War of the Rebellion: Serial 001 Page 0360 OPERATIONS IN FLORIDA. Chapter IV.

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To which I received the following satisfactory reply:

HEADQUARTERS PENSACOLA DISTRICT,

February 12, 1861.

Lieutenant A. J. SLEMMER, Commanding Fort Pickens:

SIR: I have this moment received your letter of the 11th instant. I am determined to make good the assurances that I have given, that no attack shall be made on fort Pickens, and to discontinue all preparations for one, as stated in my letter to Captain S. Barron, dated January 29. I do not consider the erection of batteries on this side as aiming at an attack on Fort Pickens; but, desiring to avoid all actual or implied preparations for an attack, I will give orders for the discontinuance of the erection of the battery.

I am, very respectfully, your obedient servant,

WM. H. CHASE,

Colonel, Commanding Forces of Florida, &c.

I have the honor to be, sir, very respectfully, your most obedient servant,

A. J. SLEMMER,

First Lieutenant, Firs Artillery.

U. S. STEAMER BROOKLYN,

Pensacola Harbor, Fla., March 17, 1861.

Colonel L. THOMAS, Assistant Adjutant-General:

SIR: On the 24th of last January I left Fort Monroe, Va., with sealed orders from the headquarters of the Army, which assigned me to the command of the forts in this harbor. On my arrival at this station I met a telegraphic dispatch from the Secretary of War which instructed the commander of the Brooklyn not to land my company for the present. A few days since I requested a copy of the post return from Lieutenant Slemmer in order to make a monthly return of the whole command. He declines furnishing me with it, as he holds that the telegraphic dispatch superseded my orders, and of course deprived me of the whole command. He declines furnishing me with it, as he holds that the telegraphic dispatch superseded by an officer junior to myself both in grade and rank, and that it would have at least informed me directly of the fact if such had been its intention.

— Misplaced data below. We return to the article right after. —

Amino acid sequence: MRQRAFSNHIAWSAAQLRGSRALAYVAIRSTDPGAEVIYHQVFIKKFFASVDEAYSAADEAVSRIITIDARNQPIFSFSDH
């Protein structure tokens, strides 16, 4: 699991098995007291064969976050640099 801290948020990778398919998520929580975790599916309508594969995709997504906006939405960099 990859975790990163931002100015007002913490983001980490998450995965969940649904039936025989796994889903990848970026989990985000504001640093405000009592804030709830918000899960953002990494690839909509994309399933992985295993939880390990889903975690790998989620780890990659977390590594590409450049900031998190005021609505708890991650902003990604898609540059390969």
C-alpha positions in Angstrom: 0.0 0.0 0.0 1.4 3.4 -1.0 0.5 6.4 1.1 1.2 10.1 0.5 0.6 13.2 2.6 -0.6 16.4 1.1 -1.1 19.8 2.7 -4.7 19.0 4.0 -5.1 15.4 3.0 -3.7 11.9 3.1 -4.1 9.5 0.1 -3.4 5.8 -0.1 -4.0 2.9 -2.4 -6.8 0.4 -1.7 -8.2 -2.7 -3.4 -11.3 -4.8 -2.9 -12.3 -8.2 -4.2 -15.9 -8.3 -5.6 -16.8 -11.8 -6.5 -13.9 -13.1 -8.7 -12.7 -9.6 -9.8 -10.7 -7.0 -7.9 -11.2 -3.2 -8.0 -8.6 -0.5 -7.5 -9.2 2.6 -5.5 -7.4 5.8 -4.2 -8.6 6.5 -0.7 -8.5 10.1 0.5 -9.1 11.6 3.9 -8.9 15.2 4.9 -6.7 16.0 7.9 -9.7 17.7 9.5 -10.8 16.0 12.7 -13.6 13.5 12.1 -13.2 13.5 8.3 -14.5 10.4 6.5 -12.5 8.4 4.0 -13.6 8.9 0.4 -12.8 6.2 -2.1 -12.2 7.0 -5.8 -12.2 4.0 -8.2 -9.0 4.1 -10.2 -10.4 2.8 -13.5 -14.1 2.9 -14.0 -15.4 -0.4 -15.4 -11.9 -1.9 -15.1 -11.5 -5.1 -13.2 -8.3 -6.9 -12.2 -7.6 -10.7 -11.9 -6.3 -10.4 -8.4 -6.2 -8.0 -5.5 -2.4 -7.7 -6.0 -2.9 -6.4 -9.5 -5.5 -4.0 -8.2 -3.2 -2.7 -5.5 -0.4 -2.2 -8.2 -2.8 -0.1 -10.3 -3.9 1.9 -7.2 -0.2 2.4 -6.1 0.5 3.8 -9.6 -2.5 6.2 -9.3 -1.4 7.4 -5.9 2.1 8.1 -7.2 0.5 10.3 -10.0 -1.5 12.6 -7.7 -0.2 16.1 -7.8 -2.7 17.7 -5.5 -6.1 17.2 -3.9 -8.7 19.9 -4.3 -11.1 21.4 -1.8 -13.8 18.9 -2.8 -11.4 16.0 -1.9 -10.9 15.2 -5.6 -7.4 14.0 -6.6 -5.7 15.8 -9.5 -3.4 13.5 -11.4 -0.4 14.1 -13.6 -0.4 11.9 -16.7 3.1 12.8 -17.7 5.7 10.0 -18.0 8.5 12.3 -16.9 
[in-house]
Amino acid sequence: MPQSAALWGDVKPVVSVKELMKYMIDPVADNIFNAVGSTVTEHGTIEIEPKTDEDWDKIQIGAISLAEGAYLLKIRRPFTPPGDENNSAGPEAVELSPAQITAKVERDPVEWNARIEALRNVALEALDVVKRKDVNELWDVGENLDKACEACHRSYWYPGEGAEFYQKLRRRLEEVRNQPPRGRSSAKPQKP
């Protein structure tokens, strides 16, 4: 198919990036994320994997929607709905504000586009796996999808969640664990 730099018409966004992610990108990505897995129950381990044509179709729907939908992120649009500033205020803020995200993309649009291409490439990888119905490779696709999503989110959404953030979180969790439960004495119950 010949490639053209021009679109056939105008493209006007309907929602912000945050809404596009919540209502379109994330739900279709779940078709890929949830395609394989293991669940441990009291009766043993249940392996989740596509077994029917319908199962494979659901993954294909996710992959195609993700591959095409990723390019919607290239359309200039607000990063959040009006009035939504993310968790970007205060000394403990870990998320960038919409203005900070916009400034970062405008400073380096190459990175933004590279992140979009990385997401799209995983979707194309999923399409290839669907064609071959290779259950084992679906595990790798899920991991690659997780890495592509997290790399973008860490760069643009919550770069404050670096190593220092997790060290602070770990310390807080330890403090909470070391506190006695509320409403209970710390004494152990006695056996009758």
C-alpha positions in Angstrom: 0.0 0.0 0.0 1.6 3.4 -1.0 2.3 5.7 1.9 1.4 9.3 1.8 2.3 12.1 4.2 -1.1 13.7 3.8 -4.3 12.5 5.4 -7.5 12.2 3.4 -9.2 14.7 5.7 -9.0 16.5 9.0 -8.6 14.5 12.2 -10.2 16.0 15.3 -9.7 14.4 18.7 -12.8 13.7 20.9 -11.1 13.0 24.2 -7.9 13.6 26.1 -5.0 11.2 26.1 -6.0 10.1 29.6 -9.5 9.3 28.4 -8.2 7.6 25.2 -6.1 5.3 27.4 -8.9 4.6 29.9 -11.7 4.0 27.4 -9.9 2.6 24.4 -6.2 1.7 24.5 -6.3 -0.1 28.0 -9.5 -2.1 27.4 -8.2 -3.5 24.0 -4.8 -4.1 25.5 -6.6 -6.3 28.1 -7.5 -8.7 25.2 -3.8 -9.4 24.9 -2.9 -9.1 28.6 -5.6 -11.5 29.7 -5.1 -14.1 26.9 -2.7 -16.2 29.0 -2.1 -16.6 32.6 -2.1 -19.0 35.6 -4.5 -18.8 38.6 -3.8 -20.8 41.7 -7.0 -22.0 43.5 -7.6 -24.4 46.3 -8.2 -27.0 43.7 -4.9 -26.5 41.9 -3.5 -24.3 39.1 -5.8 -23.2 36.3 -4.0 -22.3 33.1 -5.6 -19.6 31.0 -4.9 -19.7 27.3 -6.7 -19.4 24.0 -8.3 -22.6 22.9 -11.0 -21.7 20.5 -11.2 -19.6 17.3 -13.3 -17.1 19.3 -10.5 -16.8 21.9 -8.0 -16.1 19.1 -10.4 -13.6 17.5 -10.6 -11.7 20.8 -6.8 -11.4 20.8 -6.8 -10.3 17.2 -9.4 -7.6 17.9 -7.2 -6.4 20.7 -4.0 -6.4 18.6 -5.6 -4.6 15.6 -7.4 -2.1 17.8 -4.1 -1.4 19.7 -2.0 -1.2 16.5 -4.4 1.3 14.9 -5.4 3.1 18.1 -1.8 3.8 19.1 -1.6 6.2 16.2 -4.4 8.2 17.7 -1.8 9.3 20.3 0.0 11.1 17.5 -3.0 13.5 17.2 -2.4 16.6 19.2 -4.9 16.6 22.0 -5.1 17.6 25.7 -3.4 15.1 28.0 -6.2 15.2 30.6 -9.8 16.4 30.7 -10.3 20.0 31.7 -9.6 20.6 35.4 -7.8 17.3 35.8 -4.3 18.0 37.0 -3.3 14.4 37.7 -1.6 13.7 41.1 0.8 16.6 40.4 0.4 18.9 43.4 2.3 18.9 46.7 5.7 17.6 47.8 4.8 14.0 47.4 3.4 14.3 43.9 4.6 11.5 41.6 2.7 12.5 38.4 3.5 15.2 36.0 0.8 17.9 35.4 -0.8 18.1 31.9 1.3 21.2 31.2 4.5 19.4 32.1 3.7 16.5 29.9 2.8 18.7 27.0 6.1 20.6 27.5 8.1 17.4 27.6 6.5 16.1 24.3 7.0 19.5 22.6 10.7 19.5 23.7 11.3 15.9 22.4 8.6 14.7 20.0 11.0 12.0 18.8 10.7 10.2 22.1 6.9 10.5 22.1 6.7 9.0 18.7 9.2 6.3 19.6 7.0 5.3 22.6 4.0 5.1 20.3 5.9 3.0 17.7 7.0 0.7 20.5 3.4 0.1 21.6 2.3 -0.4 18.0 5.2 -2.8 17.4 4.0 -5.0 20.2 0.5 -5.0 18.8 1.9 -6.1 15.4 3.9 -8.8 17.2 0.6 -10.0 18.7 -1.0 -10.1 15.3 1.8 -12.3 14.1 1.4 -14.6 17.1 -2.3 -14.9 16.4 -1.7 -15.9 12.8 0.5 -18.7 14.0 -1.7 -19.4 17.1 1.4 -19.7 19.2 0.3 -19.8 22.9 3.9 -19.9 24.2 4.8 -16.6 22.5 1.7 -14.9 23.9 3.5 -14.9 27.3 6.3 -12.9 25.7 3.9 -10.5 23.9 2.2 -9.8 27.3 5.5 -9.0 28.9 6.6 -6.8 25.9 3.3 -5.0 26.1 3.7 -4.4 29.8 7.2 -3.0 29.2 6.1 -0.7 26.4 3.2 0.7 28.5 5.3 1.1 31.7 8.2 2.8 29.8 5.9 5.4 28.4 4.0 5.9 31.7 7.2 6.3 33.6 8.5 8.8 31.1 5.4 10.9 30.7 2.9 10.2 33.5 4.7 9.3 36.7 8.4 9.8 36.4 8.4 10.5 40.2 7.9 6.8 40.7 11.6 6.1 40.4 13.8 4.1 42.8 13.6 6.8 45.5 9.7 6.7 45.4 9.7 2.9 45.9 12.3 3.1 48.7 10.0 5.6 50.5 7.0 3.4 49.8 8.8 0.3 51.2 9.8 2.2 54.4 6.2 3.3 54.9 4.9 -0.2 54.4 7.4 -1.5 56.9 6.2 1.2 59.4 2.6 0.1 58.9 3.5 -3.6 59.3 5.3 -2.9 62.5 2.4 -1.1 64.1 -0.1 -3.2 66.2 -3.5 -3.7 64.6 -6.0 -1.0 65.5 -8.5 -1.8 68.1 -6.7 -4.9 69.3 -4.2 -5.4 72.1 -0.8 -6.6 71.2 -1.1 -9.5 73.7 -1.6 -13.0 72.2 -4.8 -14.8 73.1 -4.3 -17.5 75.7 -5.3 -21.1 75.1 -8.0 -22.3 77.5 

I need not point out to you how important in the present critical state of affairs it is to have a perfect unity of command. Should anything occur that may render it necessary that my company should be landed, it is necessary that some previous arrangements should be made for its